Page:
The Feb. 2 episode of Downton Abbey introduced a new man to Lady Mary’s circle, Charles Blake (Julian Ovenden). Mary thought he’d be staying at Downton as he completes a report on how family estates can be saved, while he’s actually there to determine what effect their demise would have on the food source. Neither one seems to think much of the other now, but that could change. “I immediately take a very strong dislike to Lady Mary partly, I think, because we’re very similar — quite alpha personalities,” Ovenden says of Blake. “I see her as someone living in the past, not living in the present. I’m a modern thinker: I believe in equality, not downstairs and upstairs. I think the aristocracy should take much more of a responsibility with their privilege, and that doesn’t sit so well with Mary, which is great to play because Michelle [Dockery] has created such a great, strong character. I wanted to push the character as much as I could, so it would take her into a different realm. Often men fall at her feet pretty easily, proposing after two minutes. I wanted to work against that.”
Whether Mary and Charles make nice is something Ovenden had to keep a secret, first from his sister, who pressed him for spoilers, and then from someone he met at Showtime late last year. “She said, ‘Look, I’m desperate. You can tell me. We’re in the same industry.’ I was like, ‘This is what we’ll do: You tell me about Homeland, and I’ll tell you about Downton Abbey.’ No deal,” he reports, laughing. He will, however, tell you how the Downton cast entertain themselves: “Those dinner scenes are interminable, because there’s so many people to shoot. So you’re siting there for hours eating the same bit of mackerel or whatever. You have to devise games to play, so we’d be playing Wink Murder: Someone’s got to be the murderer, and the way you kill somebody is you wink. Someone dies, and someone has to guess who the murderer is. A lot of times that’s quite funny,” he says. “Sometimes during takes.”
To get to know Ovenden better, we gave him an EW Pop Culture Personality Test. Watch it below. READ FULL STORY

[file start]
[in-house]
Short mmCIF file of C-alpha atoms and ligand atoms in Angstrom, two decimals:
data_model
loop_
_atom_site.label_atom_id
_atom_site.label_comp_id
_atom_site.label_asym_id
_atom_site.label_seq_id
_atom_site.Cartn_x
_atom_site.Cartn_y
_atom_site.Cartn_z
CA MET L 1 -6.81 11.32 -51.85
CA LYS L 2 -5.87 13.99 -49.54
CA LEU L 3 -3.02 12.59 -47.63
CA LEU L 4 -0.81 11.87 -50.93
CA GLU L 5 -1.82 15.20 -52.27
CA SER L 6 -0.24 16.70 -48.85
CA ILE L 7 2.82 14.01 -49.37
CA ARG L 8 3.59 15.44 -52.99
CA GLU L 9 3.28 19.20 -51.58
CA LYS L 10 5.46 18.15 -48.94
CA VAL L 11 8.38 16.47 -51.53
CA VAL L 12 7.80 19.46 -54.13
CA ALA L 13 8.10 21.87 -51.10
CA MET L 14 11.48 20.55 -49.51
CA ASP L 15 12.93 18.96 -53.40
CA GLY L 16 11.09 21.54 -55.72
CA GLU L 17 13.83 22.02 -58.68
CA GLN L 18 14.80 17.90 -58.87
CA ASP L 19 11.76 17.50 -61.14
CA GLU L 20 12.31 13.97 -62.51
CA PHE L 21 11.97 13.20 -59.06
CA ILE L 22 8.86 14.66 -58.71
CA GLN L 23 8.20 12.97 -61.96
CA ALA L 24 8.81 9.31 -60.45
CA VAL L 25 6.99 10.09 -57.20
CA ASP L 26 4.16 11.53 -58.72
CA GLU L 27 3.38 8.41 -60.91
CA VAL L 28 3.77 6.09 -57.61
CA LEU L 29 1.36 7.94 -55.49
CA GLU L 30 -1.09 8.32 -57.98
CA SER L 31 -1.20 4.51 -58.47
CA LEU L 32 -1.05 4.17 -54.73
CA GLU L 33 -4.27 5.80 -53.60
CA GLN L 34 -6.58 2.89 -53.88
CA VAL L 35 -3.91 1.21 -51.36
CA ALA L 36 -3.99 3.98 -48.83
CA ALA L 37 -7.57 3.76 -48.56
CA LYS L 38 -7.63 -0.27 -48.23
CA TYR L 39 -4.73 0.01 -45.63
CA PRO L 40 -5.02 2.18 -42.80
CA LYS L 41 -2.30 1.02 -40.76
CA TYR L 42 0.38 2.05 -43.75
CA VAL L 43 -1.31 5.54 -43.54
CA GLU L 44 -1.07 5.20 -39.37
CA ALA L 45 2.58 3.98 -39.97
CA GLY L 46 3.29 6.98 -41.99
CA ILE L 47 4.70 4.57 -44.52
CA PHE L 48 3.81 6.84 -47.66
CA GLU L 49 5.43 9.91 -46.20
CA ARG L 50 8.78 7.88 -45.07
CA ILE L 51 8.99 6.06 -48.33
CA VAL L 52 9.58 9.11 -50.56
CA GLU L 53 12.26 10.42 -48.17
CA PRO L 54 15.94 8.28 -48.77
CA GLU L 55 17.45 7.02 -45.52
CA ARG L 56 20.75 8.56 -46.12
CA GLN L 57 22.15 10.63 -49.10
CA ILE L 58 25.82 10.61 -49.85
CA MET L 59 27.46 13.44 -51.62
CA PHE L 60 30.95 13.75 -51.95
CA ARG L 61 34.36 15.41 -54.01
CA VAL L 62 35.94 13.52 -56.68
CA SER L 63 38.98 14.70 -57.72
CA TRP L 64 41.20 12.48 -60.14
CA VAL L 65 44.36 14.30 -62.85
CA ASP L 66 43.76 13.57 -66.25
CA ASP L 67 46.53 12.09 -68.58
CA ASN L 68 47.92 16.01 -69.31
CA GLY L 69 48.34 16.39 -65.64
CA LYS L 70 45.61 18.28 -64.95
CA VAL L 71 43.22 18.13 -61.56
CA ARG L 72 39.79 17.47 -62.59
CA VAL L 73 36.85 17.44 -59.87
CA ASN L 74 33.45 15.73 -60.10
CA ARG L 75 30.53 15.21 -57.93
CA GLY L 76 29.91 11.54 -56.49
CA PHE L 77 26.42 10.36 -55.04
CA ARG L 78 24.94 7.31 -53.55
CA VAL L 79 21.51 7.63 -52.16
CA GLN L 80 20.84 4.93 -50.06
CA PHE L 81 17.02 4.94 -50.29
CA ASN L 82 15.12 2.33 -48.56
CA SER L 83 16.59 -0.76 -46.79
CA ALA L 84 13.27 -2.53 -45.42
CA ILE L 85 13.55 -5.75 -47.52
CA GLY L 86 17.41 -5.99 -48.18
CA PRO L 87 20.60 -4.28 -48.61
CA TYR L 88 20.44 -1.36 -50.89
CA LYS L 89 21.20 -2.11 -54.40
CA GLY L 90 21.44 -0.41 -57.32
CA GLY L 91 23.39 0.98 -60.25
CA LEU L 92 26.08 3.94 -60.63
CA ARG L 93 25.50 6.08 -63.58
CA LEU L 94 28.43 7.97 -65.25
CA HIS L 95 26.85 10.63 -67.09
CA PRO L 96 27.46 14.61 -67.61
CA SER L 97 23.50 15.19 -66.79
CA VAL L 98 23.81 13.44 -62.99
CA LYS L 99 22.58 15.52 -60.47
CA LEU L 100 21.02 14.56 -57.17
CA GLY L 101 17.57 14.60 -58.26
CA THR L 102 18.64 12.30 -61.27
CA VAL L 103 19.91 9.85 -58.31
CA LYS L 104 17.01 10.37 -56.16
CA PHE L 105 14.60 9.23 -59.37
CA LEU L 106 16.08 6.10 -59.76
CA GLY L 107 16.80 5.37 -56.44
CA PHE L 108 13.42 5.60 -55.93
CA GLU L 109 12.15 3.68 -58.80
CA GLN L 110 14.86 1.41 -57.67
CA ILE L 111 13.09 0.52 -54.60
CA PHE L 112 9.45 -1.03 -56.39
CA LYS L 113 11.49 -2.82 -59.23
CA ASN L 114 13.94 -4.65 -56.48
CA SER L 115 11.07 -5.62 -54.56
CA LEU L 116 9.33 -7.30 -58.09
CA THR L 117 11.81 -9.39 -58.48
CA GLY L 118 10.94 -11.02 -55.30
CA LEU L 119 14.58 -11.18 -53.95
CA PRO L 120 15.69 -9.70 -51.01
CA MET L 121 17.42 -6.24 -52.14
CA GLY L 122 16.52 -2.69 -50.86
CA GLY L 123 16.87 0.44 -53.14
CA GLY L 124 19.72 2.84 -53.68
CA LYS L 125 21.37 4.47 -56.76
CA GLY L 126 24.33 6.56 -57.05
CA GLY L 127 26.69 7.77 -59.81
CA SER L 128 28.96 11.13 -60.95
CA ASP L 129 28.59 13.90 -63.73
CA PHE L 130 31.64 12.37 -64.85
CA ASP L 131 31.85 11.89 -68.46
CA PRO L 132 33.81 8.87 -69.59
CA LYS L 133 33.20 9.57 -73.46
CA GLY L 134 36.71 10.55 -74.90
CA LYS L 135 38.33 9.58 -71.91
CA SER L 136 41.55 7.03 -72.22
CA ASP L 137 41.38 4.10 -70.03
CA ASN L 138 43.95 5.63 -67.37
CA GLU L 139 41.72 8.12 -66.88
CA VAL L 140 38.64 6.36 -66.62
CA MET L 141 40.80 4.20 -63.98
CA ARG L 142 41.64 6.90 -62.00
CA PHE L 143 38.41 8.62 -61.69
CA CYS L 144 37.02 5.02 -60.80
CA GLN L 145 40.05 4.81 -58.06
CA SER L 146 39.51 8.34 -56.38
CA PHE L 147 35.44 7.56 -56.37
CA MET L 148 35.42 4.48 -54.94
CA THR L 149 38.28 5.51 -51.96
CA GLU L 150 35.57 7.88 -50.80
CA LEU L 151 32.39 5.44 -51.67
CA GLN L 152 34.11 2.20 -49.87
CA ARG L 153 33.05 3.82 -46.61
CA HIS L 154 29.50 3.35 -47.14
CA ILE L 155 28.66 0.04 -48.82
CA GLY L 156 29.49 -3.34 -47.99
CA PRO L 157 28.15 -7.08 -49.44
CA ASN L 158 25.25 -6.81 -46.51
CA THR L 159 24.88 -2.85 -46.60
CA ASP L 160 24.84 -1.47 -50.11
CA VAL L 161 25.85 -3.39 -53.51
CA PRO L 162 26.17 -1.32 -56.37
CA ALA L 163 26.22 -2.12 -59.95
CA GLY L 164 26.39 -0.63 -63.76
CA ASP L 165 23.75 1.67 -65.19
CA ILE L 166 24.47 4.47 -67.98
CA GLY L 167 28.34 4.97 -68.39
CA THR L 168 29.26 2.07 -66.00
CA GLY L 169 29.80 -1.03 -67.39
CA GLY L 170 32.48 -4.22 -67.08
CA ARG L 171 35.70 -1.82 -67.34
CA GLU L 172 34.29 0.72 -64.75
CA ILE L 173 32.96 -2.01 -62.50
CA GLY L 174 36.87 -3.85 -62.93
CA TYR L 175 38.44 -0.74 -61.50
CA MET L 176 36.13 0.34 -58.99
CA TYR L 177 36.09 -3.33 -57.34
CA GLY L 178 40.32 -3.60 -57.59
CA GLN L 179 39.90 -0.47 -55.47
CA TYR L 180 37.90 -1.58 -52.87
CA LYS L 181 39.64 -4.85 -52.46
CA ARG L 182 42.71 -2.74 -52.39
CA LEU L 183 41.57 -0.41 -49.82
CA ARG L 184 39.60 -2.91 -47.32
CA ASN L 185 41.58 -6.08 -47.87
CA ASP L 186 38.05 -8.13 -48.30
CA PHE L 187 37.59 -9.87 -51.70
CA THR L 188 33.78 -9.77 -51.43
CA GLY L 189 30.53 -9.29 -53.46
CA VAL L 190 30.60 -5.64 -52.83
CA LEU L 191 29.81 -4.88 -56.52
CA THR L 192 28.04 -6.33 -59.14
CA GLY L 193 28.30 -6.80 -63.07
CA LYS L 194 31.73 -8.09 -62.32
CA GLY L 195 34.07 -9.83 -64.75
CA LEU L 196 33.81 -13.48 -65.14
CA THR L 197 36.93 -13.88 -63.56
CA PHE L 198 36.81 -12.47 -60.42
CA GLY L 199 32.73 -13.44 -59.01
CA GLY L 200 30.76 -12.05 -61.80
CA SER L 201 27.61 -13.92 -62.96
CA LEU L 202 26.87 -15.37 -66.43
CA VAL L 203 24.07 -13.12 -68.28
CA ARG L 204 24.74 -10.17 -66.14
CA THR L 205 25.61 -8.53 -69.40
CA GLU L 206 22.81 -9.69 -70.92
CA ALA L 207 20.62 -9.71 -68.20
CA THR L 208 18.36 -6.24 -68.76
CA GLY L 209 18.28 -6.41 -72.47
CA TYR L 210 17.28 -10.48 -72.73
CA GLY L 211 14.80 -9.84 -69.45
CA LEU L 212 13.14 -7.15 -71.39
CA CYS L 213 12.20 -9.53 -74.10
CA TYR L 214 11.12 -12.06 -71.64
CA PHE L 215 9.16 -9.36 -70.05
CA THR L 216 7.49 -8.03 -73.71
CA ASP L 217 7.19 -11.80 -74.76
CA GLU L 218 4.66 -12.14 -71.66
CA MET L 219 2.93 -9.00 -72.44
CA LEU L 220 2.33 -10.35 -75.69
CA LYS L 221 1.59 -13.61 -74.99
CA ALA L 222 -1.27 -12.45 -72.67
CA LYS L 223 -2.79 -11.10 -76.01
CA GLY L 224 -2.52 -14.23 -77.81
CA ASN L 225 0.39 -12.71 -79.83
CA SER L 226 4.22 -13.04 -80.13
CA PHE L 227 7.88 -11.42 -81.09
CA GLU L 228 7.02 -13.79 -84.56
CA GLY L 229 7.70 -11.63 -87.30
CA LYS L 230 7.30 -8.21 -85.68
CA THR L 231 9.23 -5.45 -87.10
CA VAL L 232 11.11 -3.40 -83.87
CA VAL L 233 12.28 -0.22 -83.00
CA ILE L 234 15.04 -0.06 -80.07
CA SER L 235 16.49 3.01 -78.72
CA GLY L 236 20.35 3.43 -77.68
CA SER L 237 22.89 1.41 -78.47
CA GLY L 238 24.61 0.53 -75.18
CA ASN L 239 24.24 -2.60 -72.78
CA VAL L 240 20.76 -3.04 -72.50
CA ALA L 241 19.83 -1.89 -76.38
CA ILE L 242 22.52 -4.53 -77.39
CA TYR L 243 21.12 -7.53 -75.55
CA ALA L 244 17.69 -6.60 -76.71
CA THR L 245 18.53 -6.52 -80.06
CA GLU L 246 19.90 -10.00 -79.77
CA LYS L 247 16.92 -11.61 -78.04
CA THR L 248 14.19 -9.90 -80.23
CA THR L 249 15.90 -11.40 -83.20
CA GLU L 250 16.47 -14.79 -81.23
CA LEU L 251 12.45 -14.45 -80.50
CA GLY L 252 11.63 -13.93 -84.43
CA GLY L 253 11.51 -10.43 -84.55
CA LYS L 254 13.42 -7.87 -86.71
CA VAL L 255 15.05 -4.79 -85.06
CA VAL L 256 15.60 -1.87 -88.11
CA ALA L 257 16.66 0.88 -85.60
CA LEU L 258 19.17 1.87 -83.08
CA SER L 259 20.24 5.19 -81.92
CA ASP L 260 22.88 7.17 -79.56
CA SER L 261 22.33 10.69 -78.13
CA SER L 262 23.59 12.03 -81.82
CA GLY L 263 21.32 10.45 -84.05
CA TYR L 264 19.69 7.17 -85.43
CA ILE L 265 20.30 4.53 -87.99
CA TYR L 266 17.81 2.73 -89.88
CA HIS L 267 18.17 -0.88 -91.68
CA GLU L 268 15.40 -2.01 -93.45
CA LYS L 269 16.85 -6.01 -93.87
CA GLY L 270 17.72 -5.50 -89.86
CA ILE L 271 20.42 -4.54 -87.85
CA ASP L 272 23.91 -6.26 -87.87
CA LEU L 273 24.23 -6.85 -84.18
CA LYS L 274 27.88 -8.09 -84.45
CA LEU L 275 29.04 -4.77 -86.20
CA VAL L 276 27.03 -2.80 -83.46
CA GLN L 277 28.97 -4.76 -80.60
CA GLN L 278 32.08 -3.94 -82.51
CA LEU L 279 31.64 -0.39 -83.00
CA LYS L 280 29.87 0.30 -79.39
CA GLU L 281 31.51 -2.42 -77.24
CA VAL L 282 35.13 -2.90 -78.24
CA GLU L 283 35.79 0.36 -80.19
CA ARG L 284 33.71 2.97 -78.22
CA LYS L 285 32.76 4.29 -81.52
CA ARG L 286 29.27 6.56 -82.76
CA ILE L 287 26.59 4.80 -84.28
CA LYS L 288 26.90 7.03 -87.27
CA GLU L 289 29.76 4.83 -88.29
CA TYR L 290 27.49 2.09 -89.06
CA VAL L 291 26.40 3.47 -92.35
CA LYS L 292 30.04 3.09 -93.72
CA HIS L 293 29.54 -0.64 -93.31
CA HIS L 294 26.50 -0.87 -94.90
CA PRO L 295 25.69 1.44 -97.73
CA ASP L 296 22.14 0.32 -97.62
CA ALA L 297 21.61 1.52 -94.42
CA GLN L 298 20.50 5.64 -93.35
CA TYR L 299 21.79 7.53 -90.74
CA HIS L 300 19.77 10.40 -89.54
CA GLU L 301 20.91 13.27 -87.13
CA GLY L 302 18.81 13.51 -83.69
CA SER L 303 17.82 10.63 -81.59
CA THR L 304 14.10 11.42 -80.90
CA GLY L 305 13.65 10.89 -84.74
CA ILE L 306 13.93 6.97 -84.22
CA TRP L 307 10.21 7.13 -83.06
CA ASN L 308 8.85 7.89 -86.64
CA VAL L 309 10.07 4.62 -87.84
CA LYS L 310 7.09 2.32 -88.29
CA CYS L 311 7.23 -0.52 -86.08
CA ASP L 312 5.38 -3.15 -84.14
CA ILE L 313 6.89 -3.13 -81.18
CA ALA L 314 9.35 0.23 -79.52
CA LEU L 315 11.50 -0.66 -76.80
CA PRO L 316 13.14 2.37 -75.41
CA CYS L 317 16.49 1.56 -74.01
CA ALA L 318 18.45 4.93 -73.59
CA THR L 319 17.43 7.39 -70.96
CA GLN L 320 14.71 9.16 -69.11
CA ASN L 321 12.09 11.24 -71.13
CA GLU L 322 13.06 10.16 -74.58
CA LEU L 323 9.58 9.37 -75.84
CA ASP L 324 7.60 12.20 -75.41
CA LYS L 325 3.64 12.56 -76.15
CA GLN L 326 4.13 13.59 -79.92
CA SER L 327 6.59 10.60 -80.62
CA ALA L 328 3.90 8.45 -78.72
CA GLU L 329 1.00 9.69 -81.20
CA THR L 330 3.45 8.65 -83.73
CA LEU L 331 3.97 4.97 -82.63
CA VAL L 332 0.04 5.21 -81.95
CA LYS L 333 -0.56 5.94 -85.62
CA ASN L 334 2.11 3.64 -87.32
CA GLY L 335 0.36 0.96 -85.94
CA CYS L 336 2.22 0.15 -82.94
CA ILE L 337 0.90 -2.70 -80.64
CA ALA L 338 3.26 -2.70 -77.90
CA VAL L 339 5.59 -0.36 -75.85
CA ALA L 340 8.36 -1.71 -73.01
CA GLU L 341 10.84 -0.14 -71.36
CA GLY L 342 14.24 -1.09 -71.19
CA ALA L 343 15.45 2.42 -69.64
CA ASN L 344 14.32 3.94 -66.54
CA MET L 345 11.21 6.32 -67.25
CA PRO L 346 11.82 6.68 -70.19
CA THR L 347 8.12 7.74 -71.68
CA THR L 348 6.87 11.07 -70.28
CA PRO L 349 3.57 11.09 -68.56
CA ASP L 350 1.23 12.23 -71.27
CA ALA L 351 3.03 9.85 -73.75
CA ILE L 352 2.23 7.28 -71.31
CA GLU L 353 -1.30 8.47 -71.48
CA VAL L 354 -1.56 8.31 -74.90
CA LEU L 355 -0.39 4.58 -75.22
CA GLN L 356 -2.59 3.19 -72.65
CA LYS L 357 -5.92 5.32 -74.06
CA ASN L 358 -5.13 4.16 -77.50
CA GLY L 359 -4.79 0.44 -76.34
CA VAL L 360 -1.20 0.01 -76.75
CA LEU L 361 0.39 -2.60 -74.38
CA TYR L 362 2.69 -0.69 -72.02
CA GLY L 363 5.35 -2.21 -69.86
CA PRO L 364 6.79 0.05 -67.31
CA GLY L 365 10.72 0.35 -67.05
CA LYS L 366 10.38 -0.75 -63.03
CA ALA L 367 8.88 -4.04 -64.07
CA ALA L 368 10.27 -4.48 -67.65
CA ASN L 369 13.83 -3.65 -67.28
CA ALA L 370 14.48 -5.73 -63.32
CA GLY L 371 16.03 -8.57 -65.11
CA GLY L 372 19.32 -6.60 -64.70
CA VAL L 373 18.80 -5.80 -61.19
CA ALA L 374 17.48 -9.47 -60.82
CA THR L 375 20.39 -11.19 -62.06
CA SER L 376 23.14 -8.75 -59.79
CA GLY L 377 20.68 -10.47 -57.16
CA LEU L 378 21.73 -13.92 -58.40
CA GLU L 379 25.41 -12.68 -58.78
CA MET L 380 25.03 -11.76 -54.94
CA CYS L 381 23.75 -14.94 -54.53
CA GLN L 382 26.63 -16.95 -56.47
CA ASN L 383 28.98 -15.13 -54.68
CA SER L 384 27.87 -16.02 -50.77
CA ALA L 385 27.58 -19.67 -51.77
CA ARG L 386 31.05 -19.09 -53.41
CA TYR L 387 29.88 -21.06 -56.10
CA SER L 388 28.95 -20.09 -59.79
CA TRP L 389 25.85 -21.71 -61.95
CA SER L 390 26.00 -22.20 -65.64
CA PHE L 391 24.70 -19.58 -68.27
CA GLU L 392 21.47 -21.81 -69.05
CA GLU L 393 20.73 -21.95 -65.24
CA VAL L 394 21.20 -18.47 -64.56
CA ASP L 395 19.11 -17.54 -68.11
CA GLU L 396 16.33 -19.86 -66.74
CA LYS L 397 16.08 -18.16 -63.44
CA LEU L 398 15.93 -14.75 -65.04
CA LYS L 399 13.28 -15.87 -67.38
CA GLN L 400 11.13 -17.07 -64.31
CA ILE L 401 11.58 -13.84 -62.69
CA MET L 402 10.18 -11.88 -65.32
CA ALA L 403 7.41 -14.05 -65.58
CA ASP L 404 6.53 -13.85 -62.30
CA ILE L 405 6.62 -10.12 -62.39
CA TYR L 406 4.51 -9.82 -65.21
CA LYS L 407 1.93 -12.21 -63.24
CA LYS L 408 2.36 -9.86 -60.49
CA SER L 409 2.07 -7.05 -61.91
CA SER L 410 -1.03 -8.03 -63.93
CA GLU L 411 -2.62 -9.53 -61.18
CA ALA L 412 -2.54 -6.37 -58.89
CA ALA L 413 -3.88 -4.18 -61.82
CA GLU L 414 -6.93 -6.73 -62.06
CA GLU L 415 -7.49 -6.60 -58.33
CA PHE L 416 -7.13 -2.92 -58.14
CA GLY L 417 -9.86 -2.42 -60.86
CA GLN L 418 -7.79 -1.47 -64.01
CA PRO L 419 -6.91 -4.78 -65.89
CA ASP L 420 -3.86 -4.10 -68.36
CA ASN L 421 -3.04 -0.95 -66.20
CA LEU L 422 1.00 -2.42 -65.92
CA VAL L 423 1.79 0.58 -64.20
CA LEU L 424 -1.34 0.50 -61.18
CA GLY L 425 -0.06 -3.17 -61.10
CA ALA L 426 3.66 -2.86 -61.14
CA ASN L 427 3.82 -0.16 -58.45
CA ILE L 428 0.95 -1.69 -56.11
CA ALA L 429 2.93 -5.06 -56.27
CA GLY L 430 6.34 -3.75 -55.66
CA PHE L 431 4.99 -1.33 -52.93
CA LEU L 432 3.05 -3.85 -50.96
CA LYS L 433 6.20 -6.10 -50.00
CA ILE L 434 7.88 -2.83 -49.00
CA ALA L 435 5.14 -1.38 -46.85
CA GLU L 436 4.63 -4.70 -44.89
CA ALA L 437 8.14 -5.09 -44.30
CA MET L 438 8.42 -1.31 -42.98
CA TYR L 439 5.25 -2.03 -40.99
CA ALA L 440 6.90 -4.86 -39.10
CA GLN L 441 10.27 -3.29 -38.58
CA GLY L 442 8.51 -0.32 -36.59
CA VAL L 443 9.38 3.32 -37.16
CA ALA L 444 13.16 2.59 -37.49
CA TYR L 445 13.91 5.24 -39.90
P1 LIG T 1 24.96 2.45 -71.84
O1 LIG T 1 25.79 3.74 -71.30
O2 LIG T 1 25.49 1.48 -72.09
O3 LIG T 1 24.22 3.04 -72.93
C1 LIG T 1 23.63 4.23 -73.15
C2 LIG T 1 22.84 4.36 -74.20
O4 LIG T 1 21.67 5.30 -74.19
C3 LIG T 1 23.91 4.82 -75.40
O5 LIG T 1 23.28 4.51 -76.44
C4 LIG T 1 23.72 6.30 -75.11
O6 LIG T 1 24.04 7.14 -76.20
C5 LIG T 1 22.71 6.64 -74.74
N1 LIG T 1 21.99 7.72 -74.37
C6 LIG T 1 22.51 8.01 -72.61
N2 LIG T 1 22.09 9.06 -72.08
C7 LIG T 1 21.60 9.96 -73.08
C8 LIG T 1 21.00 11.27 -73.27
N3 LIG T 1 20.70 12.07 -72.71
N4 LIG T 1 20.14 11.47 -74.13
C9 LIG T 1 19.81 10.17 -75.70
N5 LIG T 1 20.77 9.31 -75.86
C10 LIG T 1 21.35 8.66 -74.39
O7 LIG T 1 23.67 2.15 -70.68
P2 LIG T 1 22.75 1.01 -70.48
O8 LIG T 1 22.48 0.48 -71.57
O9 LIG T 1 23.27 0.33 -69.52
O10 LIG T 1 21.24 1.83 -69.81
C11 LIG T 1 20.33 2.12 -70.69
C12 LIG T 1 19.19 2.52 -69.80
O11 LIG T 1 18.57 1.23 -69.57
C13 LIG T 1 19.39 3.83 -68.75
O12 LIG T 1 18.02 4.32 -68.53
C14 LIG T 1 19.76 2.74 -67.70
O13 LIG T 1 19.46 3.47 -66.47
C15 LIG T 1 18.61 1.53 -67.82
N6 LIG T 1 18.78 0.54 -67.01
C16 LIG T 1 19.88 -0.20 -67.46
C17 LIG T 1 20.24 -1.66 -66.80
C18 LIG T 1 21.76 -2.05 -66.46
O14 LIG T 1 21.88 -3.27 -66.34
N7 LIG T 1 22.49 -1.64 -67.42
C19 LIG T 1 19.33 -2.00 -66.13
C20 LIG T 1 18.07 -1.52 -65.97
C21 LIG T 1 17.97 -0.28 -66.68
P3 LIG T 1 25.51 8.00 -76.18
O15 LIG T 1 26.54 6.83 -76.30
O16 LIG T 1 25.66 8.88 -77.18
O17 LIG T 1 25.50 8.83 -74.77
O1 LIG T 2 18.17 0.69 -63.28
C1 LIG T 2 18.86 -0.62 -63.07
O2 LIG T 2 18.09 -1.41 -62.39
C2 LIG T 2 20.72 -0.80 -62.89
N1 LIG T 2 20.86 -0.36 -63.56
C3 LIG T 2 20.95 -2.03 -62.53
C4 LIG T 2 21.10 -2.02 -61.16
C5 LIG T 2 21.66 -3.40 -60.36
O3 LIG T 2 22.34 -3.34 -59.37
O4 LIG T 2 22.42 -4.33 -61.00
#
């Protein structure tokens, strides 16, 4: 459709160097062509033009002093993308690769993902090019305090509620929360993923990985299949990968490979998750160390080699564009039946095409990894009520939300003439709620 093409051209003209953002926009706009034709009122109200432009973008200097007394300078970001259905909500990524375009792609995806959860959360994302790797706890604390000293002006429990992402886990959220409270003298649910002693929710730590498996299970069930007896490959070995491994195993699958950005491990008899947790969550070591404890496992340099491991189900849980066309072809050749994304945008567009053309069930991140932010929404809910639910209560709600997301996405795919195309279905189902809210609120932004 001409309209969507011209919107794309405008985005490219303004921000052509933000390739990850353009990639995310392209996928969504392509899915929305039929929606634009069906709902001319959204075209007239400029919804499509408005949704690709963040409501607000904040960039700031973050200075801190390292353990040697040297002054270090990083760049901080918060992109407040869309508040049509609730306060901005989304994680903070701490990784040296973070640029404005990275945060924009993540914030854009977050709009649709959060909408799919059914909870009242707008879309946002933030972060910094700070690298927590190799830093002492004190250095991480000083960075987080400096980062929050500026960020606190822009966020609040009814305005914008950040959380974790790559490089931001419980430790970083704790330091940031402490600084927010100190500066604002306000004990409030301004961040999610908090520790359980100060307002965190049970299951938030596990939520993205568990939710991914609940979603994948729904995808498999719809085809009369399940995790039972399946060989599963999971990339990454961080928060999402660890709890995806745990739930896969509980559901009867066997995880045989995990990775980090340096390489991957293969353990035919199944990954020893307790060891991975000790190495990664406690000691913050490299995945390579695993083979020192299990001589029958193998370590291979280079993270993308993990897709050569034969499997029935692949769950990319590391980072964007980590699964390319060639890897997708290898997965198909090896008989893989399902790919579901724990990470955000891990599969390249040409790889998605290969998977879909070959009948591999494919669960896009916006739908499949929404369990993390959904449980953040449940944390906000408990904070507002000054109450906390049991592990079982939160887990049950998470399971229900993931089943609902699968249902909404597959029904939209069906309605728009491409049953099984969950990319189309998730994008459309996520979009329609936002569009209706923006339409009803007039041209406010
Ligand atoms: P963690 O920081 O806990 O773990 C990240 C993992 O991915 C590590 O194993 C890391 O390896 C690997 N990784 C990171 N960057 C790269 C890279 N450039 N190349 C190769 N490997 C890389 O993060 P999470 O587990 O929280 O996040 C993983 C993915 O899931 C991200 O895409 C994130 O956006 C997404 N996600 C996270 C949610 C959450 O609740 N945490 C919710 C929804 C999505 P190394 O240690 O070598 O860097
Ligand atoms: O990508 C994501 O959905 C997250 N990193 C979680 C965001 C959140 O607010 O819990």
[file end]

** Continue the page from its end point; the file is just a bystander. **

Below is a version of the Downton Abbey opening credits with cats. It’s titled Downton Tabby, which is just purrrfect. Even the Crawley family’s Labrador has been cat-er-ized. Plus, it’s made by Pets Alive, a no-kill shelter in New York, and all the cast members are adoptable. Come to think of it, most Downton characters have pretty great potential cat names — “it’s time for dinner Lady Mary! … Mr. Bates! … Daisy! … Branson!” Check it out below: READ FULL STORY
Who doesn’t love to watch Dame Maggie Smith’s Emmy-winning Dowager Countess and her cunning bons mots?
Her own son! Actor Toby Stephens told reporters at the Television Critics Association press tour on Friday that he doesn’t enjoy watching Downton Abbey.
The former Bond villain and lead in Starz’s upcoming pirate drama Black Sails was asked whether he’d prefer to be on a sleepy drama like the ITV/PBS hit rather than his action-heavy new show.
“Any day of the week, I’d prefer to be on the show I am now,” Stephens said. “I appreciate Downton Abbey for what it is. I don’t regularly tune in. It’s not really a show I enjoy — It’s just not really what I enjoy watching. Playing this kind of thing for me is like going on an exotic vacation because we don’t do this kind of stuff in the UK. … I’ve seen [UK shows], I’ve done it, I don’t want to do it for the rest of my life. This is fantastic story and production values, that’s what I want to be involved in.”
In other words: Forget that low-budget British-y stuff, bring on more Michael Bay!
After a bad breakup, it’s often best not to see the other person for awhile. It can be hard when they are moving on with a new girlfriend (or the movie Summer in February), and you’re still pining after them via re-watching old Downton Abbey episodes.
It’s best to take a break, which is likely what most fans did with Dan Stevens after his character Cousin Matthew (SPOILER ALERT!) broke our collective hearts and up and died in an automobile accident at the end of the last season of Downton. 2013 was spent mostly Stevens-free, but it’s a new year, which means tensions have thawed and now you might be ready to hear what he has to say.
And what he has to say, by way of the Today show Thursday morning, is that he’s sorry he hurt you. He never meant to! “I spend a lot of my time apologizing,” Stevens said about his interactions with people on the street. “[It happens] almost every day.”
“It was a tough decision,” Stevens continued of his choice to depart. “But like a lot of tough decisions, they’re kind of exciting to make at the same time. But I’m thrilled to be here and it’s been quite a year since we left.”
Hear that? It’s the “I hope we can still be friends” speech. Watch the interview below:
READ FULL STORY